Briefly described according to one embodiment of the present invention, a method is provided for transferring control of a railway vehicle that is traveling in a first direction, from a controlling wayside controller that controls a first zone within which the railway vehicle was previously positioned, to an adjacent wayside controller that controls a second zone within which the railway vehicle has traveled, wherein the second zone is adjacent to the first zone and separated from the first zone by a predetermined boundary in a communication-based signaling system. The railway track system upon which the railway vehicle travels is segmented into predetermined independent zones, each zone of which is controlled by an independently operating wayside controller. Each independently operating wayside controller has responsibility for an independent zone of the railway track system so that each of every independent zone of the railway track system is controlled by only one particular wayside controller. A first zone of control is segmented from a second zone of control by a predetermined boundary.

A sighting distance is defined as a distance required to guarantee that the vehicle is able to stop safely before colliding with or encountering an obstacle. The sighting distance for the railway vehicle is known by the wayside controller which controls the zone in which the railway vehicle is positioned. When the sighting distance extends from a first zone, past the predetermined boundary and into a second adjacent zone, the controlling wayside controller transmits a request for clearance from the adjacent wayside controller on the opposite side of the predetermined boundary. This request for clearance includes the length past the predetermined boundary that the sighting distance extends into the adjacent zone. The adjacent wayside controller transmits a reply according to the amount of clearance requested and the amount of clearance available in the adjacent zone relative to a particular target in the adjacent zone. When the railway vehicle has crossed the predetermined boundary such that the railway vehicle is positioned within the adjacent zone, the controlling wayside controller transmits a request to transfer control to the adjacent wayside controller that is controlling the adjacent zone within which the railway vehicle is now positioned. Upon receipt of an acknowledgment reply transmitted from the adjacent wayside controller, the controlling wayside controller releases control of the railway vehicle and transmits an acknowledgment message that control of the railway vehicle has been released by the controlling wayside controller. Upon receipt of the acknowledgment message by the adjacent wayside controller, the adjacent wayside controller retains control of the railway vehicle. The controlling wayside controller is operated by a first microprocessor and transmits signals for receipt by the railway vehicle and by the adjacent wayside controller. The railway vehicle is operated by a second microprocessor. Each adjacent wayside controller is operated by a microprocessor which is independent of the first microprocessor and the second microprocessor.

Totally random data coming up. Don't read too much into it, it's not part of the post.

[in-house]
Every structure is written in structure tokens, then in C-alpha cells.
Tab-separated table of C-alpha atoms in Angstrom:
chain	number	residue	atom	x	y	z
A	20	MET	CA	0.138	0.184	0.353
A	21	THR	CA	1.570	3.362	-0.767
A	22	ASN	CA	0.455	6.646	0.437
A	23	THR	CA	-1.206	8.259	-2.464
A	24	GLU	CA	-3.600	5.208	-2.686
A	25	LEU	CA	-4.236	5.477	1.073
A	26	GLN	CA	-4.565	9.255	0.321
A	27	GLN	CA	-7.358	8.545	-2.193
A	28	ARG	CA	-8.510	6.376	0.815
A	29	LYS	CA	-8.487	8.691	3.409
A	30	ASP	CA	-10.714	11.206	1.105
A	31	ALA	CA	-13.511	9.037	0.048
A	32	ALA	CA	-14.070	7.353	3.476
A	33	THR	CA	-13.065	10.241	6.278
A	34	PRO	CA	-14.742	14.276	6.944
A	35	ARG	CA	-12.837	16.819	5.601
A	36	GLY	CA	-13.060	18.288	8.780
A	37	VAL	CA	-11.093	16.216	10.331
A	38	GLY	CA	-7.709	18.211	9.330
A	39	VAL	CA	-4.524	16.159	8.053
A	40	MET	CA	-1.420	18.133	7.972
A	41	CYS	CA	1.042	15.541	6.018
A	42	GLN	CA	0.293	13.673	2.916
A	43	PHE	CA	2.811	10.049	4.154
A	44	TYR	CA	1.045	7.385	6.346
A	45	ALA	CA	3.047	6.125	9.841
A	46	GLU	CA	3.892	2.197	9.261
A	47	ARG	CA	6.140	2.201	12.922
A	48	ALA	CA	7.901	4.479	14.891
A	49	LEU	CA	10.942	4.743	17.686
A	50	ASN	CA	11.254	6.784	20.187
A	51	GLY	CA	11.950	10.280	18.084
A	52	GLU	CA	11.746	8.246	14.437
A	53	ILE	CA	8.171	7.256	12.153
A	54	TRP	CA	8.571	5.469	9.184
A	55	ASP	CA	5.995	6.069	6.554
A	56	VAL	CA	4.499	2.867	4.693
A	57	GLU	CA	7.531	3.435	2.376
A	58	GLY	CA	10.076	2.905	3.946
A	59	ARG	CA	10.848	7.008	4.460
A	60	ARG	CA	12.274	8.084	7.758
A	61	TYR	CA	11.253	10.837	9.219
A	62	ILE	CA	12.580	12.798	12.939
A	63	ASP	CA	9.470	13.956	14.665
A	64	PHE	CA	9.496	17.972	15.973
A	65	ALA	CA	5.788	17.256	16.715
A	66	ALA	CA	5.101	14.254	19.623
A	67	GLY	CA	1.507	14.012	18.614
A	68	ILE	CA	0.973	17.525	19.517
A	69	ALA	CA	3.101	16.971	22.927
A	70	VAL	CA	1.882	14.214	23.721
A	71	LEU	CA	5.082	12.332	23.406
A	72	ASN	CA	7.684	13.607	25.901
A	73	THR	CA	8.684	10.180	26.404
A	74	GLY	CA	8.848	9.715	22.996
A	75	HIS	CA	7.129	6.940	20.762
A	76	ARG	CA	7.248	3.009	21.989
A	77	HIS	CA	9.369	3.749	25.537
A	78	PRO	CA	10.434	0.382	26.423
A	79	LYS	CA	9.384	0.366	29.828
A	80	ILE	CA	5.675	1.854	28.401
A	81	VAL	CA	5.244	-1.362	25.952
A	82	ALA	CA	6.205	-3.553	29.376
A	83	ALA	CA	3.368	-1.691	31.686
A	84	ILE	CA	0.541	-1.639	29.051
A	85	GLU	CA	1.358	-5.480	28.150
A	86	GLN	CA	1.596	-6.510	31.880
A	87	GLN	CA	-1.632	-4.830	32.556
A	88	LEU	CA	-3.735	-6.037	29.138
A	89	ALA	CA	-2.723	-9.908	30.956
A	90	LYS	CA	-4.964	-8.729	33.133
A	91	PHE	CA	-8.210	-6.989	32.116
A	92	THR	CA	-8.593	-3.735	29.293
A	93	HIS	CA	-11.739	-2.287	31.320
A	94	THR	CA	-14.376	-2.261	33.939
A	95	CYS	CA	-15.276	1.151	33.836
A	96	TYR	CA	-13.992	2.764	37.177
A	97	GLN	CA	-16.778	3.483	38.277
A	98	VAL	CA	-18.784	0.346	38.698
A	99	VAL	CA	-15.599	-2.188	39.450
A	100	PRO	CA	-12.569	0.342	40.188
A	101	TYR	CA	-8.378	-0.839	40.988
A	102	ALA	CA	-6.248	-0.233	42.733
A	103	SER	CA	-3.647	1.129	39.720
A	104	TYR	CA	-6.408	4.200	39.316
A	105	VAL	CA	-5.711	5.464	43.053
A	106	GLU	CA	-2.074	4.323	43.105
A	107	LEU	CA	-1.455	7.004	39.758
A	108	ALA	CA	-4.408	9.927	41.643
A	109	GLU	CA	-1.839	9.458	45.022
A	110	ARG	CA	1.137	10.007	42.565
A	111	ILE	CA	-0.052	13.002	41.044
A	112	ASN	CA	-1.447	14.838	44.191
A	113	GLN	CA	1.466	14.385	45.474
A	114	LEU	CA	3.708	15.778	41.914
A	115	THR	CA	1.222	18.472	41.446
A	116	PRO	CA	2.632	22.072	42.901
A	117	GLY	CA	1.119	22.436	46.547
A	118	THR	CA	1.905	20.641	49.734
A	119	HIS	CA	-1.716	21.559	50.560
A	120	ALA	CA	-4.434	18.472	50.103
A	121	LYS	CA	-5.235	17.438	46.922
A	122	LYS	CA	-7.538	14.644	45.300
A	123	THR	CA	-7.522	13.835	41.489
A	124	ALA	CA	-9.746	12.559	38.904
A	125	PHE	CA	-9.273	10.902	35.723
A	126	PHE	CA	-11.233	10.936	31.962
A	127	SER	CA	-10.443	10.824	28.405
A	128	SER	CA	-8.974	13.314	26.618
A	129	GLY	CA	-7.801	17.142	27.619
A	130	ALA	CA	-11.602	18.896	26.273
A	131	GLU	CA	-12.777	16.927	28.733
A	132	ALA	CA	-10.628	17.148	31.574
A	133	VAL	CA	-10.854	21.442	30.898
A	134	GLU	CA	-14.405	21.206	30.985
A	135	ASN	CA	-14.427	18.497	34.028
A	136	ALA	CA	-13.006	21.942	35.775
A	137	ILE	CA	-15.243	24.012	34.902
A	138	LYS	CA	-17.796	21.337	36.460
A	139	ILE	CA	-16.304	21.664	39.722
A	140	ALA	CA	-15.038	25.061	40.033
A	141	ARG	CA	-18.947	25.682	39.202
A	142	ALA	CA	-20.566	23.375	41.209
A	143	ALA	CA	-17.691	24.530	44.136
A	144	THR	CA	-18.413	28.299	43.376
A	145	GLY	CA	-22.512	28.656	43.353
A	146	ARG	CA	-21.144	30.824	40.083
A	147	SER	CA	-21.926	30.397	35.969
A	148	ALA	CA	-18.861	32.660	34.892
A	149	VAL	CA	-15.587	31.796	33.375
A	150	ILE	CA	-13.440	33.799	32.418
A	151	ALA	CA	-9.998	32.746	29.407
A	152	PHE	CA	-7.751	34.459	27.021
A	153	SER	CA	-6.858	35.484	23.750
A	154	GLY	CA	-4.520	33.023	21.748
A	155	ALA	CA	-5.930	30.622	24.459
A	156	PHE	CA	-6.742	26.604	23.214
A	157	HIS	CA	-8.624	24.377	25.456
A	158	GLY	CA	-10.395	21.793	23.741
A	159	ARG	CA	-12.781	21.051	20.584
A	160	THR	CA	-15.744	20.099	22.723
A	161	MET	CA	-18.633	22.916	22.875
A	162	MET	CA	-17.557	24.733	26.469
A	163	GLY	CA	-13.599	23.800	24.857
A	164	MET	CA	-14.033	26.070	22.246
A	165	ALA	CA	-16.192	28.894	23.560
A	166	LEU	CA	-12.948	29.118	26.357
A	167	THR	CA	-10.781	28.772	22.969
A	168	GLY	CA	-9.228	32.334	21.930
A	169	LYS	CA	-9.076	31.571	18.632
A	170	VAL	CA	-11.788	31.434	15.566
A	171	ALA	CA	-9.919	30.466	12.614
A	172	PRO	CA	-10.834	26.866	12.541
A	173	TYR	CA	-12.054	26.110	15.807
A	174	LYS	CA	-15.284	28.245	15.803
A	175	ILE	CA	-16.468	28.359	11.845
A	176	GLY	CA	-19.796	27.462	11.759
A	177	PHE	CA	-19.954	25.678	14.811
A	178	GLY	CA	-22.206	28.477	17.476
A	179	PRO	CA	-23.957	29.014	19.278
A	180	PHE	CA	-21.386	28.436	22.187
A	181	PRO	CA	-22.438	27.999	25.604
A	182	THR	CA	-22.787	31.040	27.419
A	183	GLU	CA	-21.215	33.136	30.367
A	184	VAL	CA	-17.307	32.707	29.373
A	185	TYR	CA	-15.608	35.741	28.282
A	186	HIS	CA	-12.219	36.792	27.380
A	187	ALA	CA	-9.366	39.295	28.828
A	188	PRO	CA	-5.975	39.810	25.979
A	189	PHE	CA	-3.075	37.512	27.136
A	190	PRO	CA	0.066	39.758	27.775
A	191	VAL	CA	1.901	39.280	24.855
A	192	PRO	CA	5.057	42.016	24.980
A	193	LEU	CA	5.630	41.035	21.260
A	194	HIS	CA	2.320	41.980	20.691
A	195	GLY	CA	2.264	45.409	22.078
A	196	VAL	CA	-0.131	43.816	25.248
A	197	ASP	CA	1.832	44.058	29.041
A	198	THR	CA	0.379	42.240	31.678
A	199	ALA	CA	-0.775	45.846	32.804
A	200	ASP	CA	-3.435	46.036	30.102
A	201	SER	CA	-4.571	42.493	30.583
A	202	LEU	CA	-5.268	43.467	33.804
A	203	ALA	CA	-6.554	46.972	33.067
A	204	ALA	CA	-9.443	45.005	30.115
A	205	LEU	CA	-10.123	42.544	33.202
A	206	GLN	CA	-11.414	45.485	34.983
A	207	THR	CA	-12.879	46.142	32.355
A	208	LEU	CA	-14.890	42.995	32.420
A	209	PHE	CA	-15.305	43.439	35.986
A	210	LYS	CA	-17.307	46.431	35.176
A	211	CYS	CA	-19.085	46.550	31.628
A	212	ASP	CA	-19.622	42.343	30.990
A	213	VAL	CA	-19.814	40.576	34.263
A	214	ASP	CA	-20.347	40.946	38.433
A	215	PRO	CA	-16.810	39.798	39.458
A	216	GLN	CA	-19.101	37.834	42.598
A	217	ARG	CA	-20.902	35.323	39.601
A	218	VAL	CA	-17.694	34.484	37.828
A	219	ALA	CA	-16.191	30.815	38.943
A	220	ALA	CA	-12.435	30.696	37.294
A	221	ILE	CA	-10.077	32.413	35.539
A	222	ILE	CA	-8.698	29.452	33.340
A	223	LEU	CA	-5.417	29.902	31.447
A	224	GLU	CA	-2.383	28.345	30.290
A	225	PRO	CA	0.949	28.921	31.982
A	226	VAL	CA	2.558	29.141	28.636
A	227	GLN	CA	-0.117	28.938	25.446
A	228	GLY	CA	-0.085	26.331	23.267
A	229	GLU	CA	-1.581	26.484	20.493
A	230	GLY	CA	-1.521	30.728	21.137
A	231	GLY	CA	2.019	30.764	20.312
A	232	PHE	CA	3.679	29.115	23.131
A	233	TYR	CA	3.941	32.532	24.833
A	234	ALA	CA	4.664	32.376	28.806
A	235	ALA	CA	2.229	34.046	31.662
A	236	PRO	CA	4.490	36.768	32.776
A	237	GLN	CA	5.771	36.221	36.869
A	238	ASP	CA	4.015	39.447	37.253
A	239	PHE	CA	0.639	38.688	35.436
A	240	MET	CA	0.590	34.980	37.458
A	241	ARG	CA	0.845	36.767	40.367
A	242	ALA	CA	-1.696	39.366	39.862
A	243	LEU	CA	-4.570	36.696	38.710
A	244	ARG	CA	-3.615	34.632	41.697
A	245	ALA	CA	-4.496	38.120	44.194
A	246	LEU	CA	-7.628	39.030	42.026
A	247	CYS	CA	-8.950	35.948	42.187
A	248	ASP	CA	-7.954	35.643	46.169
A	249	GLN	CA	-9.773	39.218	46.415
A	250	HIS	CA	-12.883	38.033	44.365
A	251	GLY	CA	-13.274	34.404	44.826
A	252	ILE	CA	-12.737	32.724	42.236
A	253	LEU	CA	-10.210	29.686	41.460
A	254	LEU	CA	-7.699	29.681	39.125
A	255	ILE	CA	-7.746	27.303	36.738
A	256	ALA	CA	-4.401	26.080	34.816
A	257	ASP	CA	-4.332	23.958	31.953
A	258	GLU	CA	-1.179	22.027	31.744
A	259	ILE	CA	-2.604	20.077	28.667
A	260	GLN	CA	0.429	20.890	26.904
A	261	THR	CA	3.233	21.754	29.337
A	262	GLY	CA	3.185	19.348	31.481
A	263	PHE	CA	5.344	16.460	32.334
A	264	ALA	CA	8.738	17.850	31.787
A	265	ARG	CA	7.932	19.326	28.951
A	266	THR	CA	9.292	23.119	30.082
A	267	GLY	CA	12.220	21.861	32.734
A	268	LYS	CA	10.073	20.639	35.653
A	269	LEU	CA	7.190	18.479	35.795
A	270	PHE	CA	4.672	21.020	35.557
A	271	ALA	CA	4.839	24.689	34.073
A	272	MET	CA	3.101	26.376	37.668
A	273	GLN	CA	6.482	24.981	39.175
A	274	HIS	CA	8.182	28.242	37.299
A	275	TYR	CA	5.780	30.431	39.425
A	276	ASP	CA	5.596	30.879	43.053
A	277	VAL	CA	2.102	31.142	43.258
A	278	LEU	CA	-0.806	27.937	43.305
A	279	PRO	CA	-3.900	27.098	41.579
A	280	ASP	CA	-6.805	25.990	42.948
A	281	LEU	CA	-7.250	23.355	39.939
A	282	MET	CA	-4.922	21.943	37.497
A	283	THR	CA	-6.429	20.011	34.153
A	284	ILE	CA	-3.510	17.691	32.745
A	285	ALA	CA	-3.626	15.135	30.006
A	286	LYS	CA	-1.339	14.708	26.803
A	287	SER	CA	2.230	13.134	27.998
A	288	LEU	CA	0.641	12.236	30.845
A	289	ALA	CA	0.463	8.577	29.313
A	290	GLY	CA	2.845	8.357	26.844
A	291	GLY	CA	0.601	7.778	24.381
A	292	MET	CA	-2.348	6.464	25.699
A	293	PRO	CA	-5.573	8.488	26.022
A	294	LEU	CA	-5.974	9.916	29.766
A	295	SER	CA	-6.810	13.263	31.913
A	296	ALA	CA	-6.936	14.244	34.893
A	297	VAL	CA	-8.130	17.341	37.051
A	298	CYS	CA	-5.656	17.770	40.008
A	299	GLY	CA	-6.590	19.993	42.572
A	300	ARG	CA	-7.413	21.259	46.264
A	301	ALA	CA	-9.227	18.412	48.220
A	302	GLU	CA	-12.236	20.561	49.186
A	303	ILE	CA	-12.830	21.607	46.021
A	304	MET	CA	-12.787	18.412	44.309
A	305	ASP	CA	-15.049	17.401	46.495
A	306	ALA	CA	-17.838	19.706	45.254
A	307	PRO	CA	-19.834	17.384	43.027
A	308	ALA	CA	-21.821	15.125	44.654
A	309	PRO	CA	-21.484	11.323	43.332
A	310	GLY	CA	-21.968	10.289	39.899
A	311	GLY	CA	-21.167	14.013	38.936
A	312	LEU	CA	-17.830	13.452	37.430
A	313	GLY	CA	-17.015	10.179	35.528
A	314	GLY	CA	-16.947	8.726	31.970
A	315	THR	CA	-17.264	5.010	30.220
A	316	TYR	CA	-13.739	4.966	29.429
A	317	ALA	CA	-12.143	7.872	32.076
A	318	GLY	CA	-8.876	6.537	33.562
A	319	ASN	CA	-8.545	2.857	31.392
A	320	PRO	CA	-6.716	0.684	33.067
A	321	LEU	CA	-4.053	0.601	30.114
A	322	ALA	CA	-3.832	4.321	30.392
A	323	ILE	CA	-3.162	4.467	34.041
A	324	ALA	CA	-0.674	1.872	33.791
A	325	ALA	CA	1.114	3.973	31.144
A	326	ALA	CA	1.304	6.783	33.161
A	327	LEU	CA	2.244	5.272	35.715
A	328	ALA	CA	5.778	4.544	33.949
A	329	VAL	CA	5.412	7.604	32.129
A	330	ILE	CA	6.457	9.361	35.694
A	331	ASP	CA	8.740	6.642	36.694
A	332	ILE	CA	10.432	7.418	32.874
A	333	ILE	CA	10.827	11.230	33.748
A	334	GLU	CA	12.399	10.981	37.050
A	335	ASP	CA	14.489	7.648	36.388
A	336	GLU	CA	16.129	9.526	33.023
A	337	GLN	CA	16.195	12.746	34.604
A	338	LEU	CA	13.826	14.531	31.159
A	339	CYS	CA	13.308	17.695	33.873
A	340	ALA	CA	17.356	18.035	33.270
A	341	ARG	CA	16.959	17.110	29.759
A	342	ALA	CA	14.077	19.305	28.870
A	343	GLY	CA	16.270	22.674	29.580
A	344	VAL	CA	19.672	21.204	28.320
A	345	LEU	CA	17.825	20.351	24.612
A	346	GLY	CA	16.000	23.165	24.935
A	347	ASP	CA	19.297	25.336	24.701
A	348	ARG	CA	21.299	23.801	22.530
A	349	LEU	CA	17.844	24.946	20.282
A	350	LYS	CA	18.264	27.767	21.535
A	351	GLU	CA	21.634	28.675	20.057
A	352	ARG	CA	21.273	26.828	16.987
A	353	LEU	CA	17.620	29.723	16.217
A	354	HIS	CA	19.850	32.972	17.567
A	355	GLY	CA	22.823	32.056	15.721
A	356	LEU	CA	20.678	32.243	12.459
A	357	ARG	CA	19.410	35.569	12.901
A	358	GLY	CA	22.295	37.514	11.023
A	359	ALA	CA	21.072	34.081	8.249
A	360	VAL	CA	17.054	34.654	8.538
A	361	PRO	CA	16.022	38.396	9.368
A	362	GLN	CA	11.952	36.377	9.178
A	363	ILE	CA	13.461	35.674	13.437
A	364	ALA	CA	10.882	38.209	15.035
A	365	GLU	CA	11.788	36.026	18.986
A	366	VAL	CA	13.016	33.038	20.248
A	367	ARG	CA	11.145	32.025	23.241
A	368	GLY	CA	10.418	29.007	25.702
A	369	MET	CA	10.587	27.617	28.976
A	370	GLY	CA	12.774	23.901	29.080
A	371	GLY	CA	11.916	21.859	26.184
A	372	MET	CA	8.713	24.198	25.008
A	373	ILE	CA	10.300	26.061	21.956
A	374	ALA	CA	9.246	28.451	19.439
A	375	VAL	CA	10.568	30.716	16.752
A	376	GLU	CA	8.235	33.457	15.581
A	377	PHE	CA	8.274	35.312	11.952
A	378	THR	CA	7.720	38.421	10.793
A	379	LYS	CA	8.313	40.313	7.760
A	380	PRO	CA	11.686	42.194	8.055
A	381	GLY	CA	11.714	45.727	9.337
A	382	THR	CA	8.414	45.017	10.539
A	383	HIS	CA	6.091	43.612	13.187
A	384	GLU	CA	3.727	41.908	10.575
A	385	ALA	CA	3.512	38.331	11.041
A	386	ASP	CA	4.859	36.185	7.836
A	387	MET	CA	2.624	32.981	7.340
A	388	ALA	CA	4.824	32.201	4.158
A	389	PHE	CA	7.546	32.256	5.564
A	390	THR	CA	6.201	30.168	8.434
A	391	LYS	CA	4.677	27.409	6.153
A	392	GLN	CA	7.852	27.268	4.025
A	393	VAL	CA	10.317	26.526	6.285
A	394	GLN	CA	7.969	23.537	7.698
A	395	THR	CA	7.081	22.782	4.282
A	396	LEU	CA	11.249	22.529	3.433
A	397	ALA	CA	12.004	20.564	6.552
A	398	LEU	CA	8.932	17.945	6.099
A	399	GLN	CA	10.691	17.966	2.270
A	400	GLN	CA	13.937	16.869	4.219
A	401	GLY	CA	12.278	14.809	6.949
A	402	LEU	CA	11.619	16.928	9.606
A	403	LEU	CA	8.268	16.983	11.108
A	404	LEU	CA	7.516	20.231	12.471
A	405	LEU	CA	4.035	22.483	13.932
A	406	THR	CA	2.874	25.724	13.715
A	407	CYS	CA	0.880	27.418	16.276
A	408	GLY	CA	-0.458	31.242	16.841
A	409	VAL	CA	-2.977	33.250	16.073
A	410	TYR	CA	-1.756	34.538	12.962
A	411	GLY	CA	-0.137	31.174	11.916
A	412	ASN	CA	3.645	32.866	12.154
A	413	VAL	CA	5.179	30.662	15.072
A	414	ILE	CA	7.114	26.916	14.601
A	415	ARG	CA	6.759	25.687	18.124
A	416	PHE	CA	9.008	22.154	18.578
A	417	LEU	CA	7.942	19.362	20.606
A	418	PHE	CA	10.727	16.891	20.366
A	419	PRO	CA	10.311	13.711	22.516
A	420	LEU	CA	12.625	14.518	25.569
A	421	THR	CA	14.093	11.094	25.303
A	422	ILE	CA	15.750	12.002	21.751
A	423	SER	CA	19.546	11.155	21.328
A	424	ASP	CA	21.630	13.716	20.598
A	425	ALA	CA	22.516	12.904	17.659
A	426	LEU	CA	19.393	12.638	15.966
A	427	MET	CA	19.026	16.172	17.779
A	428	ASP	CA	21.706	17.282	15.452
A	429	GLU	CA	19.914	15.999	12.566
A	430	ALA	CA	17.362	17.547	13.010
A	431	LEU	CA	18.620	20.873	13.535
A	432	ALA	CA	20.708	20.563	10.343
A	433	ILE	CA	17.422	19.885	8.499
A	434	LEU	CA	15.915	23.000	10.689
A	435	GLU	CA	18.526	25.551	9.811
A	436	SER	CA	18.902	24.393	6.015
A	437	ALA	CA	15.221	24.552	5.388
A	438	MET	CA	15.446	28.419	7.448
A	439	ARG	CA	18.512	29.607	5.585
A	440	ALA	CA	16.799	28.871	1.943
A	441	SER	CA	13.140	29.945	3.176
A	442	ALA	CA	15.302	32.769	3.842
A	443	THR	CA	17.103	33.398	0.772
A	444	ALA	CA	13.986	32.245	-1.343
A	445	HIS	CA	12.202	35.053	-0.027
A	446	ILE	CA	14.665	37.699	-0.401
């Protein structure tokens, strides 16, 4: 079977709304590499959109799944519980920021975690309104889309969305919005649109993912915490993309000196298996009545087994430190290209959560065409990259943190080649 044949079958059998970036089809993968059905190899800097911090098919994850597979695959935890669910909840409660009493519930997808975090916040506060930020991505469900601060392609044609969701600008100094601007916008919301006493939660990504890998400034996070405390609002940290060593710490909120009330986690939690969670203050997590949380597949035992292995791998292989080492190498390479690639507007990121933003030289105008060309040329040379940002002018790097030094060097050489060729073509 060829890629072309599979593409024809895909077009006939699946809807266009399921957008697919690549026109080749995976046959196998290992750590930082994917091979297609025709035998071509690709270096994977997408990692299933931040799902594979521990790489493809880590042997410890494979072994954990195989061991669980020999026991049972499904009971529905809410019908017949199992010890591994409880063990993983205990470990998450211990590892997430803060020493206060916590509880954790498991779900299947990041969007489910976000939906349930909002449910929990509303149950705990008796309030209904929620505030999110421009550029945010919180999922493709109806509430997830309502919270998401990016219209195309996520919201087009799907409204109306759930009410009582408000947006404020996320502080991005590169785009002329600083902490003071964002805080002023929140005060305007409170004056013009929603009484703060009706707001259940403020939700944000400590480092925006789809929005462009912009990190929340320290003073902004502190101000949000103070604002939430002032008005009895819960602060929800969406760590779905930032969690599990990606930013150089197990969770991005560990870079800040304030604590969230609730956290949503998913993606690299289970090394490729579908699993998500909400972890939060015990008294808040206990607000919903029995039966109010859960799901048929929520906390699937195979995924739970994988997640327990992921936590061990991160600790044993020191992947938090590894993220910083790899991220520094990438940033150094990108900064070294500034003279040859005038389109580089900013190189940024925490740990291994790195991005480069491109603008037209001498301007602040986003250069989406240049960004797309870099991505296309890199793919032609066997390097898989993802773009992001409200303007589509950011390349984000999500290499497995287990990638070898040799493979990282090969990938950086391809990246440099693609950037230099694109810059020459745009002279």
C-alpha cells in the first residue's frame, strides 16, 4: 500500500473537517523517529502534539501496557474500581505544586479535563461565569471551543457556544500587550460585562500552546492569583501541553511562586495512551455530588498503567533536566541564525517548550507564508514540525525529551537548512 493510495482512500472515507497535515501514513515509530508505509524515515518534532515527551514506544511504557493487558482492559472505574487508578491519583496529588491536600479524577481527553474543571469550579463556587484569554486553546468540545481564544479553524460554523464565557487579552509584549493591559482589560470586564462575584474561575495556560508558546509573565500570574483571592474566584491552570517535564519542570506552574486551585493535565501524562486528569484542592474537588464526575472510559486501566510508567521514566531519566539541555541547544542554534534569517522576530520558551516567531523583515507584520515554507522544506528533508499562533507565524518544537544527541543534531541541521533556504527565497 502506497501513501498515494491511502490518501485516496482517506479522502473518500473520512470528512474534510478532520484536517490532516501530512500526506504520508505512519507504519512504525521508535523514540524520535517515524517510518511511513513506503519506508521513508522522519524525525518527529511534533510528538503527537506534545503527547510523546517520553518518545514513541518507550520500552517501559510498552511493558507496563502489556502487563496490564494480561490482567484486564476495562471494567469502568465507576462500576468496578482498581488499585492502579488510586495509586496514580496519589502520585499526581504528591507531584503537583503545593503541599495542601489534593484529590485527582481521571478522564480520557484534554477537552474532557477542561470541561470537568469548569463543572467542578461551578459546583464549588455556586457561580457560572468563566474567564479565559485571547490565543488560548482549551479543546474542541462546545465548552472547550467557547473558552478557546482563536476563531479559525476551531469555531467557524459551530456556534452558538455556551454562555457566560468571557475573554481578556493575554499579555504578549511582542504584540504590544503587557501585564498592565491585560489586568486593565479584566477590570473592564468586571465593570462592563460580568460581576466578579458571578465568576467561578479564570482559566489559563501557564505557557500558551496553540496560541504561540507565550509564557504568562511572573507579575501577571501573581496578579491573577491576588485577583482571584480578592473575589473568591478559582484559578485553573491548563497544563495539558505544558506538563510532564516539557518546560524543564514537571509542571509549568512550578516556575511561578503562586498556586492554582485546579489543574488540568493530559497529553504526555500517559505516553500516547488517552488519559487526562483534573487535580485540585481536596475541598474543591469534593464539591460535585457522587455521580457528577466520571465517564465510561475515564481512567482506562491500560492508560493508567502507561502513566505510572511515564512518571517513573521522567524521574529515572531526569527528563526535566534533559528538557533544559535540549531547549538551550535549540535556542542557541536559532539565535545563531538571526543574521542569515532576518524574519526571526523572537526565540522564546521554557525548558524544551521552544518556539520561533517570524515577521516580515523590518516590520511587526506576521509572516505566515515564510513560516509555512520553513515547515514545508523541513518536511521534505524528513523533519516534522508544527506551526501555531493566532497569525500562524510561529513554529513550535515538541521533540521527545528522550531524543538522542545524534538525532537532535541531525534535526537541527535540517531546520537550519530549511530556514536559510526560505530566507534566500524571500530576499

An advantage of the method of the present invention is the elimination of a need for constant exchange of information about the states of the adjacent wayside control zones.

Another advantage of the method of the present invention is the elimination of the need for both controllers which are separated by a boundary to have full knowledge of the state of the wayside.

Another advantage of the method of the present invention is that clearance is provided in the form of a target path transmitted to the railway vehicle from the controlling wayside controller.

Another advantage of the method of the present invention is that only one wayside controller may have responsibility for controlling the railway vehicle at any one time.

BRIEF DESCRIPTION OF THE DRAWINGS

The advantages and features of the present invention will become better understood with reference to the following more detailed description and claims taken in conjunction with the accompanying drawings, in which like elements are identified with like symbols, and in which:

FIG. 1 is a general block diagram showing the communication links between a railway vehicle, a controlling wayside vital controller, and an adjacent wayside controller in a communication-based signaling system, according to the method of the present invention;

FIG. 2 is a diagrammatic representation of various target paths of a railway vehicle approaching a zone boundary, in accordance with the present invention;

FIG. 3 is a diagrammatic representation of various target paths of a railway vehicle having a sighting distance that is completely within one zone;

FIGS. 4a-e are various diagrammatic representations of a railway vehicle with corresponding target paths as the railway vehicle travels along a rail from a first zone and into a second zone, according to the method of the present invention;

FIG. 5 is a high level flow diagram depicting transfer and monitoring steps performed by a controlling wayside controller in accordance with the method of the present invention;

FIG. 6 depicts a more detailed flow diagram of the final target path generation steps of the method of the present invention;

FIG. 7 depicts a more detailed flow diagram of the control transfer steps of the method of the present invention, as performed by a controlling wayside vital controller;